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Frank Zamboni: We hardly knew you

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Associated Press

(Read caption) Frank Zamboni made cleaning ice easy for cities and organizations that could afford a Zamboni. But young hockey fans in northern Minnesota had to make and clean our rinks ourselves. Here, a city worker floods a hockey rink in northern Wisconsin.

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When growing up in central Minnesota, we didn’t have a Frank Zamboni machine to clear the ice on our hockey rinks. I used to be a Zamboni with a garden hose. 

We had to do everything ourselves – flood the rinks, build the sideboards, even create our own goals, which usually took the form of stringing anything we could find, from gill nets to gunny sacks, across a series of artistically welded pipes to corral the puck.

It shouldn’t have been this way. Hockey is to small-town Minnesota what intransigence is to Washington. It’s just part of the culture. Many towns in the region had hockey programs in the schools. That means they had mechanized ways to clean their ice. We didn’t, at least not always. 

Town fathers (and at that time they were all fathers) decided that the community didn’t have enough money to support three winter sports. Basketball and wrestling were well enshrined. Hockey was a recreational afterthought – something you could do on your own, including helping maintain the rink.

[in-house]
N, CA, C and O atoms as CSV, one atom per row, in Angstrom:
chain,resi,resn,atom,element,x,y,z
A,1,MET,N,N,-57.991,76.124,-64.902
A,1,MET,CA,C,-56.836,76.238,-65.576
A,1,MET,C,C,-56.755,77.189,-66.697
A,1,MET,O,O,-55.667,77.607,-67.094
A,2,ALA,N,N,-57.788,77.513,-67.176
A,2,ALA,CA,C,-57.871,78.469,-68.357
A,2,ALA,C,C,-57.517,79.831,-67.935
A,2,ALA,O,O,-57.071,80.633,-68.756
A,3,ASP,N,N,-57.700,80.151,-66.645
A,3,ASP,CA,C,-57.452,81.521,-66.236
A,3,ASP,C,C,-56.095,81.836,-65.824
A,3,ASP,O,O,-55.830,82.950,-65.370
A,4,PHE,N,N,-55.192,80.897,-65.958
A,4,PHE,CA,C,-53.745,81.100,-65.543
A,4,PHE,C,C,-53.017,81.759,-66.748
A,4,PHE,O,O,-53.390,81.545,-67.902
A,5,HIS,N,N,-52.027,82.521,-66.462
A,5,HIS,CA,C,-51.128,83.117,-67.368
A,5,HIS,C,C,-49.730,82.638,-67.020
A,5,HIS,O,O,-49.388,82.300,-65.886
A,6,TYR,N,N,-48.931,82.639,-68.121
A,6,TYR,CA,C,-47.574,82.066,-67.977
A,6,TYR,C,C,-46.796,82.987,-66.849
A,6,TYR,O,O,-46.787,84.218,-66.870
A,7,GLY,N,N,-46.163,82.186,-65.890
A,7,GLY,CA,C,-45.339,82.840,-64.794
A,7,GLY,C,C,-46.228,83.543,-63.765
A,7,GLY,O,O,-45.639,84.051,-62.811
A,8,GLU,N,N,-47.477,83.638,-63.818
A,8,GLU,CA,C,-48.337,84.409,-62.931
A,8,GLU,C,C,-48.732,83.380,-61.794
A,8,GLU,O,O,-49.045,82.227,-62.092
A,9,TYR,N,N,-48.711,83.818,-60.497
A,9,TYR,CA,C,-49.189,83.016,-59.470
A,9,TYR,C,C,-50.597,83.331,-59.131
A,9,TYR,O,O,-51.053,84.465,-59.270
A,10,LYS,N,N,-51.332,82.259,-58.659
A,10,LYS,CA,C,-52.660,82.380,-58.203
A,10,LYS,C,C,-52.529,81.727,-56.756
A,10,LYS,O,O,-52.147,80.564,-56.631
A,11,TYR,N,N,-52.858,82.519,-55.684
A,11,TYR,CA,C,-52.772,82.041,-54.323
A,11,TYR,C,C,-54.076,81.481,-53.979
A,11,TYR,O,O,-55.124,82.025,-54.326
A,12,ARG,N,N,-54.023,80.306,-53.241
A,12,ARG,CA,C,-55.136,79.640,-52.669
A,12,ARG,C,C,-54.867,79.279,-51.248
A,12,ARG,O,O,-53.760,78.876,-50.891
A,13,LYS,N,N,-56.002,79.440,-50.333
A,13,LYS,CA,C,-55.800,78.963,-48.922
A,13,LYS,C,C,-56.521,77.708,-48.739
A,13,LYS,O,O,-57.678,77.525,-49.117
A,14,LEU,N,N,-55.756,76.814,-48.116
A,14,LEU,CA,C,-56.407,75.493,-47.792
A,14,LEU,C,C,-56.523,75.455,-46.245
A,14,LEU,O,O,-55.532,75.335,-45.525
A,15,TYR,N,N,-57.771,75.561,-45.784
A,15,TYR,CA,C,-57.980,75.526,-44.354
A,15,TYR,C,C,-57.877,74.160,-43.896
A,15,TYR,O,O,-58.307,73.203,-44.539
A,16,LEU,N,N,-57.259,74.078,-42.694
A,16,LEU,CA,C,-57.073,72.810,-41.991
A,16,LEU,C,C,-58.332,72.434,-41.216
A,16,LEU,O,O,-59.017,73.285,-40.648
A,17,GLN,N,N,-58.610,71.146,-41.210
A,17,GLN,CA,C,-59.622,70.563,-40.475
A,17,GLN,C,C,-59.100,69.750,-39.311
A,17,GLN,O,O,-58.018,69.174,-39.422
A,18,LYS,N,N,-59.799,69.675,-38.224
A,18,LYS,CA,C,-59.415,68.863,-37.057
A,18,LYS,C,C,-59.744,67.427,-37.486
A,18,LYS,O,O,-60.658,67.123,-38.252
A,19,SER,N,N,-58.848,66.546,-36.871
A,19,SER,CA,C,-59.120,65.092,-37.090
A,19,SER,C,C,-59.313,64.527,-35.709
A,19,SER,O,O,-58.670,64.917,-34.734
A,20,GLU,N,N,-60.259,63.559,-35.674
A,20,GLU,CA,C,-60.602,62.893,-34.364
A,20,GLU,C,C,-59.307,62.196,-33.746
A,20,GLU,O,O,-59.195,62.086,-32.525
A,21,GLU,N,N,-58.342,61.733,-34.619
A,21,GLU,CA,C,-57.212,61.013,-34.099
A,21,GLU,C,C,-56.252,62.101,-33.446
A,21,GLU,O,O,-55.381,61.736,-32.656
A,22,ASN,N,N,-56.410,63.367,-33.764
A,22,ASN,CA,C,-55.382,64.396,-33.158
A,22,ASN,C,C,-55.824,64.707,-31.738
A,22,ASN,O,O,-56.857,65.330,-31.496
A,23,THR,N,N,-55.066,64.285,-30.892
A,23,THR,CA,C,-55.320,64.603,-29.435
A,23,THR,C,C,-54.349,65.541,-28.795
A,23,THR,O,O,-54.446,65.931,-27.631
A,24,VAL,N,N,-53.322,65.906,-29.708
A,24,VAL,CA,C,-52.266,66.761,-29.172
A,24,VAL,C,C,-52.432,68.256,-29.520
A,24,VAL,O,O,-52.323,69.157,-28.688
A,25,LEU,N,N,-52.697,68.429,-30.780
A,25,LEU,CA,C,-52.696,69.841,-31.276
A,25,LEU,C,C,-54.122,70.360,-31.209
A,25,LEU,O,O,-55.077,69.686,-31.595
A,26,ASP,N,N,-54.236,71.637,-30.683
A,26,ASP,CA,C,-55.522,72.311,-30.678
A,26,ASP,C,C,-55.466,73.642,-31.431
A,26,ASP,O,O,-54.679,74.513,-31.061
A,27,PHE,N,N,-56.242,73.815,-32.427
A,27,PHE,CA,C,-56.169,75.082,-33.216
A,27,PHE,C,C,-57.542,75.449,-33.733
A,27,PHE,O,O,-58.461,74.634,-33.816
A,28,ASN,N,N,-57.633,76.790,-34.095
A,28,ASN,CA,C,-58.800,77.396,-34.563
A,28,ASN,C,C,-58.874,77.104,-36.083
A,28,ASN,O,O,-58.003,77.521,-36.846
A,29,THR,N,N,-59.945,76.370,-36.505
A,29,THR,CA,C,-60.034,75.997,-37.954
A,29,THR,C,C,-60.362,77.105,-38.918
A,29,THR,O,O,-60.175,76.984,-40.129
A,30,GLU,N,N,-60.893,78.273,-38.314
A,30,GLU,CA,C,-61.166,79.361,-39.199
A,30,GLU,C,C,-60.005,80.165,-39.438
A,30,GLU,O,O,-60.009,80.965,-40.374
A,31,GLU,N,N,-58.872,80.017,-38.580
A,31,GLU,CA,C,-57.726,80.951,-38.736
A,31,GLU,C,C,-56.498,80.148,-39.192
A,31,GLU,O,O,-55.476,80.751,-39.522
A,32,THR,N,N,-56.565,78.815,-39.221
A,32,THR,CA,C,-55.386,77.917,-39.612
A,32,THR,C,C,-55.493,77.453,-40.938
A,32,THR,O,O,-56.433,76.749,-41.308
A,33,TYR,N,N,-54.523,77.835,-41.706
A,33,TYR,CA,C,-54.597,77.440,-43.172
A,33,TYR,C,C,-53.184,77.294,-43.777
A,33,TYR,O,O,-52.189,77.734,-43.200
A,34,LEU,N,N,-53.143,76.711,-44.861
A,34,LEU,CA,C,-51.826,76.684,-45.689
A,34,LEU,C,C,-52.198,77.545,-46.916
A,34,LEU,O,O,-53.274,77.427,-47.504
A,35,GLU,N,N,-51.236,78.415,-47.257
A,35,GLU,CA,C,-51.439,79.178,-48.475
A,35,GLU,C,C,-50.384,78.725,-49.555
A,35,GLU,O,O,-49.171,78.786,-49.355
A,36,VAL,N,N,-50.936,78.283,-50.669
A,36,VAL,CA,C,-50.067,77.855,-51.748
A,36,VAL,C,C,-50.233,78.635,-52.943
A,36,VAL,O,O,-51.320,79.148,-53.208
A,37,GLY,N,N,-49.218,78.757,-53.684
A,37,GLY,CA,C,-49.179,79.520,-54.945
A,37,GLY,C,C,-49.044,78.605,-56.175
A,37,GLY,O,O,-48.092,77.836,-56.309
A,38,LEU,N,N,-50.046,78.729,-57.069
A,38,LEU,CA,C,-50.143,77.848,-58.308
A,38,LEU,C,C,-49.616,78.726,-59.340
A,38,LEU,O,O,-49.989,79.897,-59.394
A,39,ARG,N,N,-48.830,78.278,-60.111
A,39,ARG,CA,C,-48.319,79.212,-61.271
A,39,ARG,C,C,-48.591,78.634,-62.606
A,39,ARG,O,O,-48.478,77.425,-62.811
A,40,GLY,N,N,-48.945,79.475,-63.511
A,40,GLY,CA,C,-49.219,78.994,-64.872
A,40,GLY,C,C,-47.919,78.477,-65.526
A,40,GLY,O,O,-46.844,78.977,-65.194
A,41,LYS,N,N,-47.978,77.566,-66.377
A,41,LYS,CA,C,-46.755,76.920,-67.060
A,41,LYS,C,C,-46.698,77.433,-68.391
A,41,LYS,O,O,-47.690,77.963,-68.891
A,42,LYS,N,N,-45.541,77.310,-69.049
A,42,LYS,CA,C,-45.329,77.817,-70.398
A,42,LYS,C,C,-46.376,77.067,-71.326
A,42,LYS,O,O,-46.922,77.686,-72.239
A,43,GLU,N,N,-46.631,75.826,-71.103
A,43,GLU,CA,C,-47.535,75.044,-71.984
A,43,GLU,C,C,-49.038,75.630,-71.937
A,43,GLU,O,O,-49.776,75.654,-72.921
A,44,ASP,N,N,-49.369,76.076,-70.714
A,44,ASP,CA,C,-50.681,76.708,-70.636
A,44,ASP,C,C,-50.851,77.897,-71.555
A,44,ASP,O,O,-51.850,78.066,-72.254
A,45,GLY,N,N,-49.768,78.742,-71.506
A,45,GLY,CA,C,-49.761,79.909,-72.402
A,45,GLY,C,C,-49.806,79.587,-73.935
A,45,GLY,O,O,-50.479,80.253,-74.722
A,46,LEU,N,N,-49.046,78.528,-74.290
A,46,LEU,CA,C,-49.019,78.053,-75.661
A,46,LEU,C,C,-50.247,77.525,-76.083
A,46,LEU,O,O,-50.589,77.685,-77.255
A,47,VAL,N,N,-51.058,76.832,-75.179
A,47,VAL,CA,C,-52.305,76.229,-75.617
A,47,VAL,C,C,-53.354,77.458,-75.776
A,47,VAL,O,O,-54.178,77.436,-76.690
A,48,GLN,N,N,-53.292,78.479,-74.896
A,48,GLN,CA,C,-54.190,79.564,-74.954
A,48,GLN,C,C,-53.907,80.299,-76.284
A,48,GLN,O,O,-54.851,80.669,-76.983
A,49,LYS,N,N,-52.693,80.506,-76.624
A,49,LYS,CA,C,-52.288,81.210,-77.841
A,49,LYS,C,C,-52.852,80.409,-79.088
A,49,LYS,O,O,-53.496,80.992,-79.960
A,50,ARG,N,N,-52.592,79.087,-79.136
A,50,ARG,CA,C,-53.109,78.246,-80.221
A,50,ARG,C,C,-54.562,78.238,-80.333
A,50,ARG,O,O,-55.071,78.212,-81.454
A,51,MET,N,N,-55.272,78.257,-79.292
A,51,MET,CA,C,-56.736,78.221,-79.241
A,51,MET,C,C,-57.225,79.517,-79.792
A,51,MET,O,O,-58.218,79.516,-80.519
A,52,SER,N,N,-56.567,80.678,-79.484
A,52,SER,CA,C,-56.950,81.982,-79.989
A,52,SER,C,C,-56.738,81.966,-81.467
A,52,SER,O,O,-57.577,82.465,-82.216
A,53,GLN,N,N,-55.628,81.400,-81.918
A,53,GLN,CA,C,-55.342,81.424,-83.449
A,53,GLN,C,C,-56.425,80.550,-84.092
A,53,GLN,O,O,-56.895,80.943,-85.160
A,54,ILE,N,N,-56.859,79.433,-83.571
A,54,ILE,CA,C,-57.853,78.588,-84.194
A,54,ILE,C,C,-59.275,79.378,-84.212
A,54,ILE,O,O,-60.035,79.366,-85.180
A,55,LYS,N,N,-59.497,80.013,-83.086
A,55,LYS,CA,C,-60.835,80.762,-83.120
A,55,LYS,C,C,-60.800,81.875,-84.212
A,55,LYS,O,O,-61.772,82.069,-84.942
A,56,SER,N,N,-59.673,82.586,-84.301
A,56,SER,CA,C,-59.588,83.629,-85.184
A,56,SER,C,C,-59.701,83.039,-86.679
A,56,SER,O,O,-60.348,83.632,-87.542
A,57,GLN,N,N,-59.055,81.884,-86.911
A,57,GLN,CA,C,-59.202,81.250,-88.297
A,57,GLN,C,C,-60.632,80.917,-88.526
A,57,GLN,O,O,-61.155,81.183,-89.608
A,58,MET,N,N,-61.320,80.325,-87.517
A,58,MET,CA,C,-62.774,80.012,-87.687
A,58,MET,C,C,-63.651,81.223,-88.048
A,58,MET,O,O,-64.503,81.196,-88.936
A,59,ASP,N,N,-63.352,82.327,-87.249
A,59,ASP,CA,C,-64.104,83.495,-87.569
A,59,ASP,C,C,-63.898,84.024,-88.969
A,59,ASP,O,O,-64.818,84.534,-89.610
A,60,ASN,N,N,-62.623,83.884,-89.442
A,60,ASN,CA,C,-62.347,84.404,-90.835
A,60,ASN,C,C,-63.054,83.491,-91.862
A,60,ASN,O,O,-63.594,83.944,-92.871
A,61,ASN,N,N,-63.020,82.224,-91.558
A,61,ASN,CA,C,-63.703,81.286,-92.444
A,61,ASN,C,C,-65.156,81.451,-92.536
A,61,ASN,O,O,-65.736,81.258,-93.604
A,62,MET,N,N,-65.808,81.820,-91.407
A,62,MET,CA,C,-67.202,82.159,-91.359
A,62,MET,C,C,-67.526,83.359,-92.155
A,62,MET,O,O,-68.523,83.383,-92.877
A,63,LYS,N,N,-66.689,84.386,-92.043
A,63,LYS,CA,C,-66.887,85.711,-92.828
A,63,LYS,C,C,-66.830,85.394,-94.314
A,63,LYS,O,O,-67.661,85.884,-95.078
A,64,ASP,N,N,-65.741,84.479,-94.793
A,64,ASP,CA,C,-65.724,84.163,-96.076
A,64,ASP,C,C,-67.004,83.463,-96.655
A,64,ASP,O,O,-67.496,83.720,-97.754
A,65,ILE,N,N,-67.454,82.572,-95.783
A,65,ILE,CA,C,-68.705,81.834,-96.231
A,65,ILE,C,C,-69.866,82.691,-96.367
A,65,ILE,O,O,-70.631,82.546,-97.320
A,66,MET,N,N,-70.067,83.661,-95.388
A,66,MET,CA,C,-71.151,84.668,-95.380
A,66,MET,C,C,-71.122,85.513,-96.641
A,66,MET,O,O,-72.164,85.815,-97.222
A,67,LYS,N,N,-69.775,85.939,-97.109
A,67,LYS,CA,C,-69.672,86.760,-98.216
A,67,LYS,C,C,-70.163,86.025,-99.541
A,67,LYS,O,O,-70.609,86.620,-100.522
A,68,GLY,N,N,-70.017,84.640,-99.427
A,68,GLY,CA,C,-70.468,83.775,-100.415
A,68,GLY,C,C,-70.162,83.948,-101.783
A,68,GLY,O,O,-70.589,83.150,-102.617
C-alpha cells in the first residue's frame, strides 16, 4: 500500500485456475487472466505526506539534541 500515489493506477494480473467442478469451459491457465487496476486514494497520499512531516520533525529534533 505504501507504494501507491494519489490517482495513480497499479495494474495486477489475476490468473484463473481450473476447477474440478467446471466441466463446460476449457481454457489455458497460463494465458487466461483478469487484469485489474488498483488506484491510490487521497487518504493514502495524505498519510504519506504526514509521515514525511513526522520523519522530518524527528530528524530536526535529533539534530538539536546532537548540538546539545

This was fine with us. For years, we had the only indoor skating facility in the area. It was located in a Works Progress Administration-built arena. At one point, when the town decided to refurbish the hockey rink, my father, a wholesale lumber salesman, helped with the construction of the sideboards. Everyone showed up with their hammers and handsaws. Almost overnight, a dusty oval transformed into a glistening slab on which kids could mimic the moves of Bobby Orr.

The rink in those years was maintained by the town – public works officials used a front-end loader fitted with a rotary brush to clean the ice and a fire hose to flood it.

Eventually, however, recreation succumbed to commerce. A snowmobile manufacturer bought the building and we were kicked outdoors. The town built another rink, on two tennis courts nearby, but it was never as regal. The sideboards were cheap plywood, and cryogenic winds whipped off the lake on most days, mocking even our most stoic attempts to ignore the cold.

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